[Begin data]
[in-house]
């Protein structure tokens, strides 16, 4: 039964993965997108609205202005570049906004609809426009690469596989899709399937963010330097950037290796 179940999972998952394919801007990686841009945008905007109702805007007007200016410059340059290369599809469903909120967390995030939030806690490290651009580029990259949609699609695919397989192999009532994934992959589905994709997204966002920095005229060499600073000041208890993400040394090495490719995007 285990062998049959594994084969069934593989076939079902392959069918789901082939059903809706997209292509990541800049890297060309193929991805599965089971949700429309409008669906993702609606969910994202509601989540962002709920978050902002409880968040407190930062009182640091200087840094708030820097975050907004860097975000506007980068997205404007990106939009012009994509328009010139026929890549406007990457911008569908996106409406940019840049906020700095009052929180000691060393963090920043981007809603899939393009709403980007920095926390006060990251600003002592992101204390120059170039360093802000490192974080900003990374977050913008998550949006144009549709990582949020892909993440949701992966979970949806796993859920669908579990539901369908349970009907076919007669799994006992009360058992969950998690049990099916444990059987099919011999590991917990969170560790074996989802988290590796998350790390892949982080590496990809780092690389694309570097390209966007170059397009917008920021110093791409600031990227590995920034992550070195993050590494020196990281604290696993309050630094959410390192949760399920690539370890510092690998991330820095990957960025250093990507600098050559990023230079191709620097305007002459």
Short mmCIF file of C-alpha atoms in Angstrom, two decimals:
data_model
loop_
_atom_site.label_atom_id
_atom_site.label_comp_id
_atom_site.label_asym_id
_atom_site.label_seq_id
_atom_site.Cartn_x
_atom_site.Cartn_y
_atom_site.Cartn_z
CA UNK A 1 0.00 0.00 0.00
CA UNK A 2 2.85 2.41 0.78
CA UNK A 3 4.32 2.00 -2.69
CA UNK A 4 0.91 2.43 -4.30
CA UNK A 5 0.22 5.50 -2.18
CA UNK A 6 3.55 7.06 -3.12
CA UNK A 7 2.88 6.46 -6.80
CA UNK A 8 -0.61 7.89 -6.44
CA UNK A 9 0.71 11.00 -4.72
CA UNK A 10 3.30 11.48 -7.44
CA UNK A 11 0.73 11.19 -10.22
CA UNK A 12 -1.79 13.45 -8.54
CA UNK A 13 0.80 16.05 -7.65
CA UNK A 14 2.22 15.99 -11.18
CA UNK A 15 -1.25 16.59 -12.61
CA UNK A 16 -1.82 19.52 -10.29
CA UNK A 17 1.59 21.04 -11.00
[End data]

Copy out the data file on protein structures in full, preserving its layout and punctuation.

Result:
[in-house]
């Protein structure tokens, strides 16, 4: 039964993965997108609205202005570049906004609809426009690469596989899709399937963010330097950037290796 179940999972998952394919801007990686841009945008905007109702805007007007200016410059340059290369599809469903909120967390995030939030806690490290651009580029990259949609699609695919397989192999009532994934992959589905994709997204966002920095005229060499600073000041208890993400040394090495490719995007 285990062998049959594994084969069934593989076939079902392959069918789901082939059903809706997209292509990541800049890297060309193929991805599965089971949700429309409008669906993702609606969910994202509601989540962002709920978050902002409880968040407190930062009182640091200087840094708030820097975050907004860097975000506007980068997205404007990106939009012009994509328009010139026929890549406007990457911008569908996106409406940019840049906020700095009052929180000691060393963090920043981007809603899939393009709403980007920095926390006060990251600003002592992101204390120059170039360093802000490192974080900003990374977050913008998550949006144009549709990582949020892909993440949701992966979970949806796993859920669908579990539901369908349970009907076919007669799994006992009360058992969950998690049990099916444990059987099919011999590991917990969170560790074996989802988290590796998350790390892949982080590496990809780092690389694309570097390209966007170059397009917008920021110093791409600031990227590995920034992550070195993050590494020196990281604290696993309050630094959410390192949760399920690539370890510092690998991330820095990957960025250093990507600098050559990023230079191709620097305007002459």
Short mmCIF file of C-alpha atoms in Angstrom, two decimals:
data_model
loop_
_atom_site.label_atom_id
_atom_site.label_comp_id
_atom_site.label_asym_id
_atom_site.label_seq_id
_atom_site.Cartn_x
_atom_site.Cartn_y
_atom_site.Cartn_z
CA UNK A 1 0.00 0.00 0.00
CA UNK A 2 2.85 2.41 0.78
CA UNK A 3 4.32 2.00 -2.69
CA UNK A 4 0.91 2.43 -4.30
CA UNK A 5 0.22 5.50 -2.18
CA UNK A 6 3.55 7.06 -3.12
CA UNK A 7 2.88 6.46 -6.80
CA UNK A 8 -0.61 7.89 -6.44
CA UNK A 9 0.71 11.00 -4.72
CA UNK A 10 3.30 11.48 -7.44
CA UNK A 11 0.73 11.19 -10.22
CA UNK A 12 -1.79 13.45 -8.54
CA UNK A 13 0.80 16.05 -7.65
CA UNK A 14 2.22 15.99 -11.18
CA UNK A 15 -1.25 16.59 -12.61
CA UNK A 16 -1.82 19.52 -10.29
CA UNK A 17 1.59 21.04 -11.00